const http = require('http'); const hostname = ''; const port = 3000; const server = http.createServer((req, res) =>   res.statusCode = 200;  res.setHeader('Content-Type', 'text/plain');  res.end('Hello World\n'); >); server.listen(port, hostname, () =>   console.log(`Server running at http://$hostname>:$port>/`); >); 

To run this snippet, save it as a server.js file and run node server.js in your terminal.

This code first includes the Node.js http module.

Node.js has a fantastic standard library, including first-class support for networking.

The createServer() method of http creates a new HTTP server and returns it.

The server is set to listen on the specified port and host name. When the server is ready, the callback function is called, in this case informing us that the server is running.

Whenever a new request is received, the request event is called, providing two objects: a request (an http.IncomingMessage object) and a response (an http.ServerResponse object).

Those 2 objects are essential to handle the HTTP call.

The first provides the request details. In this simple example, this is not used, but you could access the request headers and request data.

The second is used to return data to the caller.

In this case with:

res.statusCode = 200; 

we set the statusCode property to 200, to indicate a successful response.

We set the Content-Type header:

res.setHeader('Content-Type', 'text/plain'); 

and we close the response, adding the content as an argument to end() :

res.end('Hello World\n'); 

More Examples

See https://github.com/nodejs/examples for a list of Node.js examples that go beyond hello world.

Copyright OpenJS Foundation and Node.js contributors. All rights reserved. The OpenJS Foundation has registered trademarks and uses trademarks. For a list of trademarks of the OpenJS Foundation, please see our Trademark Policy and Trademark List. Trademarks and logos not indicated on the list of OpenJS Foundation trademarks are trademarks™ or registered® trademarks of their respective holders. Use of them does not imply any affiliation with or endorsement by them.

Debugging Guide

This guide will help you get started debugging your Node.js apps and scripts.

Enable Inspector

When started with the —inspect switch, a Node.js process listens for a debugging client. By default, it will listen at host and port Each process is also assigned a unique UUID.

Inspector clients must know and specify host address, port, and UUID to connect. A full URL will look something like ws:// .

Node.js will also start listening for debugging messages if it receives a SIGUSR1 signal. ( SIGUSR1 is not available on Windows.) In Node.js 7 and earlier, this activates the legacy Debugger API. In Node.js 8 and later, it will activate the Inspector API.

Security Implications

Since the debugger has full access to the Node.js execution environment, a malicious actor able to connect to this port may be able to execute arbitrary code on behalf of the Node.js process. It is important to understand the security implications of exposing the debugger port on public and private networks.

Exposing the debug port publicly is unsafe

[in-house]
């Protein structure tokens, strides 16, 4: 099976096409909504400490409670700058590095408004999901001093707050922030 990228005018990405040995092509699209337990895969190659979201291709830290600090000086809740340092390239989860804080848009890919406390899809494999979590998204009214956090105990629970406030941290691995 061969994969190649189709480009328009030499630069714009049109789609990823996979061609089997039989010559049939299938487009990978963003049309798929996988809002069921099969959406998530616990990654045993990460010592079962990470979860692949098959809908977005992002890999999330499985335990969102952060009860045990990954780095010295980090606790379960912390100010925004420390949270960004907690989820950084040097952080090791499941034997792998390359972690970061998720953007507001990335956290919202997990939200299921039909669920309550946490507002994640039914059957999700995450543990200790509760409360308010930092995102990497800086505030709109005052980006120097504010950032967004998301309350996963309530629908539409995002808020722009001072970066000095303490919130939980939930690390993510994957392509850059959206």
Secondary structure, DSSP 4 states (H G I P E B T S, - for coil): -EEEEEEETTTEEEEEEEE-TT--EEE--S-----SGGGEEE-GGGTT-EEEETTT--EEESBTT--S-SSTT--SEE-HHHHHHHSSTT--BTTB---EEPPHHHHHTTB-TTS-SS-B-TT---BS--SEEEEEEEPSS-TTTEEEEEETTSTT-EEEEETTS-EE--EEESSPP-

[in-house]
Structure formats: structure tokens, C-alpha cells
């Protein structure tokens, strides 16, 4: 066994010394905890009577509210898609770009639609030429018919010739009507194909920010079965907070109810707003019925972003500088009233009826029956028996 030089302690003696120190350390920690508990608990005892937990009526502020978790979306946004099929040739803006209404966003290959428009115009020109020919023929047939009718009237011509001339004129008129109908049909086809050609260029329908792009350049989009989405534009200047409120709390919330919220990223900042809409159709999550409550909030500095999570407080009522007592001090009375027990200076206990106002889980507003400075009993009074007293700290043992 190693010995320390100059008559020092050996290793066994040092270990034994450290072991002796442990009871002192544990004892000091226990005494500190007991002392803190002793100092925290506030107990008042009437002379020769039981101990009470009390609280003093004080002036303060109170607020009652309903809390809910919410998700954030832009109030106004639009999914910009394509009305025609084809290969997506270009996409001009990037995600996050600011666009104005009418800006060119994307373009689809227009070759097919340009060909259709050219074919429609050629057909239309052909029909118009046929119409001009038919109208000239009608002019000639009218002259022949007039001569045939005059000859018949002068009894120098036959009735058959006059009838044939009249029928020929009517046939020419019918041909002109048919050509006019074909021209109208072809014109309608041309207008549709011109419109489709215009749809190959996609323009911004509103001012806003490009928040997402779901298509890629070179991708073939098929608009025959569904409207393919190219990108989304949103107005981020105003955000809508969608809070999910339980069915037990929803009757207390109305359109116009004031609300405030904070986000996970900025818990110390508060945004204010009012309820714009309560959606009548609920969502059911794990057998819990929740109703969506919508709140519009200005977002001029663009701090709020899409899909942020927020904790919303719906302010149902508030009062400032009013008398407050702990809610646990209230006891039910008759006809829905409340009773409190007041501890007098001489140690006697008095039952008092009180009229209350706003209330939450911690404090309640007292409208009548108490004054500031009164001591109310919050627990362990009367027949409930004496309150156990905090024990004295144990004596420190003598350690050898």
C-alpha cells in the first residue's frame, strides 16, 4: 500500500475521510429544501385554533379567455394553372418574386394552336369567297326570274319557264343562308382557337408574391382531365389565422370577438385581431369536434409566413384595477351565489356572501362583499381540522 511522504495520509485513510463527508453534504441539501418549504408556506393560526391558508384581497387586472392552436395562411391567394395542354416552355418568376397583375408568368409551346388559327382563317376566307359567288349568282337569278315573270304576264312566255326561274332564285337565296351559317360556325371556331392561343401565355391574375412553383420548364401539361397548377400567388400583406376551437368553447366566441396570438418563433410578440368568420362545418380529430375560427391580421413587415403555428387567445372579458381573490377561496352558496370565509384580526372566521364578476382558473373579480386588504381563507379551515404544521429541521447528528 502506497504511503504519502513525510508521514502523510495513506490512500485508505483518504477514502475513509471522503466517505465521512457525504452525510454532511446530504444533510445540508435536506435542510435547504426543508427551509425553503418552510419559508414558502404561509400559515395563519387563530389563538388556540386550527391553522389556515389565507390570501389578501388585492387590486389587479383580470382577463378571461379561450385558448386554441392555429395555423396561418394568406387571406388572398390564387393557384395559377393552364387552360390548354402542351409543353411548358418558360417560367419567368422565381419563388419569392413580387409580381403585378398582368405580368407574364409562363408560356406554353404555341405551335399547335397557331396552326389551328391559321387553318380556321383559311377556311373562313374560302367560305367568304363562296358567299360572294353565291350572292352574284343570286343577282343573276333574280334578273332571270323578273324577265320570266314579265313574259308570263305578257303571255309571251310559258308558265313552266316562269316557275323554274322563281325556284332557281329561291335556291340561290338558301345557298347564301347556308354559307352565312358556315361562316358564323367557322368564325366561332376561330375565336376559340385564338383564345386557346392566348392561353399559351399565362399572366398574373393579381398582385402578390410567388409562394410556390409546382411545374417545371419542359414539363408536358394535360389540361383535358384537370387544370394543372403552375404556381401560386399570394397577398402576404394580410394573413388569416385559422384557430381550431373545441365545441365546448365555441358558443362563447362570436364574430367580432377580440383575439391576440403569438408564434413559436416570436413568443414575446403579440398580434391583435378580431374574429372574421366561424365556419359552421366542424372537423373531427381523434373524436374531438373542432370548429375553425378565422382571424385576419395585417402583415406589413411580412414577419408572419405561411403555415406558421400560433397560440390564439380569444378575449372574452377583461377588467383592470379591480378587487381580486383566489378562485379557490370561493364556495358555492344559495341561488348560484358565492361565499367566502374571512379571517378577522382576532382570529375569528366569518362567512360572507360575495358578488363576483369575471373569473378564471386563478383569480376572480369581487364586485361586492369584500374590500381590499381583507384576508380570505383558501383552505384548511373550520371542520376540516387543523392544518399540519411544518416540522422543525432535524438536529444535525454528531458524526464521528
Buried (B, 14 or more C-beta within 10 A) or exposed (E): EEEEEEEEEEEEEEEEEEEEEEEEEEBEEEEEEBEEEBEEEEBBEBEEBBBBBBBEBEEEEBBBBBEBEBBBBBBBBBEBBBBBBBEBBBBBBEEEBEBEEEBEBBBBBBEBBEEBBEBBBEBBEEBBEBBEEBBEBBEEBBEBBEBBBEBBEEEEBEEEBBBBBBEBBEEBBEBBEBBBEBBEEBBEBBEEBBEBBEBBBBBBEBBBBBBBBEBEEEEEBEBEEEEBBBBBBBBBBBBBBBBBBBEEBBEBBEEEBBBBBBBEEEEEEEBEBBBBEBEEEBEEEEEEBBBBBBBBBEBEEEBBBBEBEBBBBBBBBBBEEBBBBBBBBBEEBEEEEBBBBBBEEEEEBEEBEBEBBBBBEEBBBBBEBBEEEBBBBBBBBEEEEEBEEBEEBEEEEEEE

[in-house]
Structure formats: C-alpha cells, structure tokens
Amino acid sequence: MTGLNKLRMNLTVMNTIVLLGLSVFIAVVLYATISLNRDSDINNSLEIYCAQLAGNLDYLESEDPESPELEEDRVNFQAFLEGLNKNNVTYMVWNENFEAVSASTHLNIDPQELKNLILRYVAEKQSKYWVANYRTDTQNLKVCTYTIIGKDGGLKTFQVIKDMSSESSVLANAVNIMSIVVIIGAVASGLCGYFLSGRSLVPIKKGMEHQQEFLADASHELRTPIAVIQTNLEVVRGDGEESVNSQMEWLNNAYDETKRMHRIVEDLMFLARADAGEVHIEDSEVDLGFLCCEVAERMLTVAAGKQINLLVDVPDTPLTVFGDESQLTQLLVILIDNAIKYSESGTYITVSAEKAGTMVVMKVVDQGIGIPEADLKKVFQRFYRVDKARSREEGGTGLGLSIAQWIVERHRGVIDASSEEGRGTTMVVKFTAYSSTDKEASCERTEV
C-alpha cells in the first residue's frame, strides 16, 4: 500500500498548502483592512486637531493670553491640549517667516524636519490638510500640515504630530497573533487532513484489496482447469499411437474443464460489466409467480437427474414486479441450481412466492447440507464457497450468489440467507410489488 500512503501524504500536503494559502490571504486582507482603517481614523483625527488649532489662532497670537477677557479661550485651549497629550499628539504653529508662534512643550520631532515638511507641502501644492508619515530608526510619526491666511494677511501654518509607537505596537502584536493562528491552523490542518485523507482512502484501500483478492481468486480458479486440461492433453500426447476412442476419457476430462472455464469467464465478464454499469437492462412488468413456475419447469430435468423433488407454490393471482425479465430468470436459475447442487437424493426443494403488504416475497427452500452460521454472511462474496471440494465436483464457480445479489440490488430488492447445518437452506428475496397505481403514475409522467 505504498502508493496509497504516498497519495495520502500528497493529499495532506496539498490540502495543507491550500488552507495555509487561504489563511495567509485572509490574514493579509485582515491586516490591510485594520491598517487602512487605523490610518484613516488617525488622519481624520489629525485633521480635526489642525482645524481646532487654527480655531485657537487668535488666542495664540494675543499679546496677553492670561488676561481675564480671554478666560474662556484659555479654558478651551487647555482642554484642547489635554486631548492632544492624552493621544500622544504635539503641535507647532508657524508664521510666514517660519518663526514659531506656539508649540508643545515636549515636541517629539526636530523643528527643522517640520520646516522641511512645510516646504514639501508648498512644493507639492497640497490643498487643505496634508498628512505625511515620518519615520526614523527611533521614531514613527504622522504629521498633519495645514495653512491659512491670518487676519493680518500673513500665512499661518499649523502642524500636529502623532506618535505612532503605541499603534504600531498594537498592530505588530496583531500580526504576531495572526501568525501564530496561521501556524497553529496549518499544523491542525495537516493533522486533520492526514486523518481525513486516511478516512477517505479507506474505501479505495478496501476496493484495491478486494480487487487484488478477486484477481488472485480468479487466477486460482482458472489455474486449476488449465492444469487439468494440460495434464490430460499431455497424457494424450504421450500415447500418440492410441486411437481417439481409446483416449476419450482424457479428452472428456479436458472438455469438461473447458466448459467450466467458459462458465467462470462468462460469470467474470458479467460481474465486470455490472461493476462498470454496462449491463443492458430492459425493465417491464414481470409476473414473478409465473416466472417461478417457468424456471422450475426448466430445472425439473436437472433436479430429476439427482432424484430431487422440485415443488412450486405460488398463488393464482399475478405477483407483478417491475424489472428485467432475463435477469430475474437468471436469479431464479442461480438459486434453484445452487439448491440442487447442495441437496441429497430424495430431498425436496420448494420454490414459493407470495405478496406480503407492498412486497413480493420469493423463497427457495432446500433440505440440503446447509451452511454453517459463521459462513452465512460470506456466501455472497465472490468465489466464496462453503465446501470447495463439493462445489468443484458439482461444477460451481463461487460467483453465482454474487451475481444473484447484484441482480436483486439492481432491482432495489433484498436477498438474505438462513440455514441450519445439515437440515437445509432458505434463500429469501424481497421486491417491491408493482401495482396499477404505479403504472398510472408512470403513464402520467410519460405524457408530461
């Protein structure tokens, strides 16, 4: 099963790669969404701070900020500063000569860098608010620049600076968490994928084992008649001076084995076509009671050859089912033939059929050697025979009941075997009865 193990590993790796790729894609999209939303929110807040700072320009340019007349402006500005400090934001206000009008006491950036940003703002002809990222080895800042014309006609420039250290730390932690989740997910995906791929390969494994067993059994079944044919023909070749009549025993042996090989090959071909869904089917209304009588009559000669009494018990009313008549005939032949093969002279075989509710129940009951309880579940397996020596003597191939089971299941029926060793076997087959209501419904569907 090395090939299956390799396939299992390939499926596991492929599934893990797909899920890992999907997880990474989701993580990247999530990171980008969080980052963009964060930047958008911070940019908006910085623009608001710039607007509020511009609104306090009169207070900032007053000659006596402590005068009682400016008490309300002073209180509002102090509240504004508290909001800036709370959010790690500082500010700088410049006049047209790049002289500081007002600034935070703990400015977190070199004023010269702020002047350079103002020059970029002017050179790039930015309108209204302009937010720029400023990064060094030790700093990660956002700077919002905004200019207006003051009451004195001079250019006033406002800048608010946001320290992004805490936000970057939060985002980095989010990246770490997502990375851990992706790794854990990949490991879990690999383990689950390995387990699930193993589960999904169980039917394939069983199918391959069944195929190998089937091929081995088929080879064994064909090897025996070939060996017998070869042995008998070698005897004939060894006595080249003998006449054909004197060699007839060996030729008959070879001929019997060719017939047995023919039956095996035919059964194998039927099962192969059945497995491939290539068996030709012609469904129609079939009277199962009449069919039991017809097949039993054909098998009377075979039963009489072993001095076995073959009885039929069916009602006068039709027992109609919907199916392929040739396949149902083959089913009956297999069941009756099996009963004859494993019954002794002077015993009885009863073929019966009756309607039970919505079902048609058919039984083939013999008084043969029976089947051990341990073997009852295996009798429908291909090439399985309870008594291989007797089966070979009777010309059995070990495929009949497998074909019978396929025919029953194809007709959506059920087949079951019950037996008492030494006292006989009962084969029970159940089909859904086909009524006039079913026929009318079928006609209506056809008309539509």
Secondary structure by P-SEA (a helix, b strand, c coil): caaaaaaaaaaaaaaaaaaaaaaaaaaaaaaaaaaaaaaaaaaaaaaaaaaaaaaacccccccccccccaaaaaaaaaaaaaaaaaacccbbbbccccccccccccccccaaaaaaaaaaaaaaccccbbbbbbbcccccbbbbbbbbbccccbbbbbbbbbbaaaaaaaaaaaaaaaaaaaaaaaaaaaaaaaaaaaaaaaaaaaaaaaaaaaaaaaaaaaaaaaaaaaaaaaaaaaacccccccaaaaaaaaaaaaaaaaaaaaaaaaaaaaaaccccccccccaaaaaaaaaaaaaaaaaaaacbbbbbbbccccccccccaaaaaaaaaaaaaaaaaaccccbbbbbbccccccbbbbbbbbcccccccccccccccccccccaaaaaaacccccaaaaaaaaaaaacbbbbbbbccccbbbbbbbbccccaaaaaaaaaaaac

If the debugger is bound to a public IP address, or to, any clients that can reach your IP address will be able to connect to the debugger without any restriction and will be able to run arbitrary code.

By default node —inspect binds to You explicitly need to provide a public IP address or, etc., if you intend to allow external connections to the debugger. Doing so may expose you to a potentially significant security threat. We suggest you ensure appropriate firewalls and access controls in place to prevent a security exposure.

See the section on ‘Enabling remote debugging scenarios’ on some advice on how to safely allow remote debugger clients to connect.

Local applications have full access to the inspector

Even if you bind the inspector port to (the default), any applications running locally on your machine will have unrestricted access. This is by design to allow local debuggers to be able to attach conveniently.

Browsers, WebSockets and same-origin policy

Websites open in a web-browser can make WebSocket and HTTP requests under the browser security model. An initial HTTP connection is necessary to obtain a unique debugger session id. The same-origin-policy prevents websites from being able to make this HTTP connection. For additional security against DNS rebinding attacks, Node.js verifies that the ‘Host’ headers for the connection either specify an IP address or localhost precisely.

These security policies disallow connecting to a remote debug server by specifying the hostname. You can work-around this restriction by specifying either the IP address or by using ssh tunnels as described below.

Inspector Clients

A minimal CLI debugger is available with node inspect myscript.js . Several commercial and open source tools can also connect to the Node.js Inspector.

Chrome DevTools 55+, Microsoft Edge

  • Option 1: Open chrome://inspect in a Chromium-based browser or edge://inspect in Edge. Click the Configure button and ensure your target host and port are listed.
  • Option 2: Copy the devtoolsFrontendUrl from the output of /json/list (see above) or the —inspect hint text and paste into Chrome.

Note that the Node.js and the Chrome need to be run on the same platform.

Visual Studio Code 1.10+

  • In the Debug panel, click the settings icon to open .vscode/launch.json . Select «Node.js» for initial setup.

Visual Studio 2017+

  • Choose «Debug > Start Debugging» from the menu or hit F5.
  • Detailed instructions.

JetBrains WebStorm and other JetBrains IDEs

  • Create a new Node.js debug configuration and hit Debug. —inspect will be used by default for Node.js 7+. To disable uncheck js.debugger.node.use.inspect in the IDE Registry. To learn more about running and debugging Node.js in WebStorm and other JetBrains IDEs, check out WebStorm online help.


  • Library to ease connections to Inspector Protocol endpoints.


  • Start a Node.js debug configuration from the Debug view or hit F5 . Detailed instructions

Eclipse IDE with Eclipse Wild Web Developer extension

  • From a .js file, choose «Debug As. > Node program», or
  • Create a Debug Configuration to attach debugger to running Node.js application (already started with —inspect ).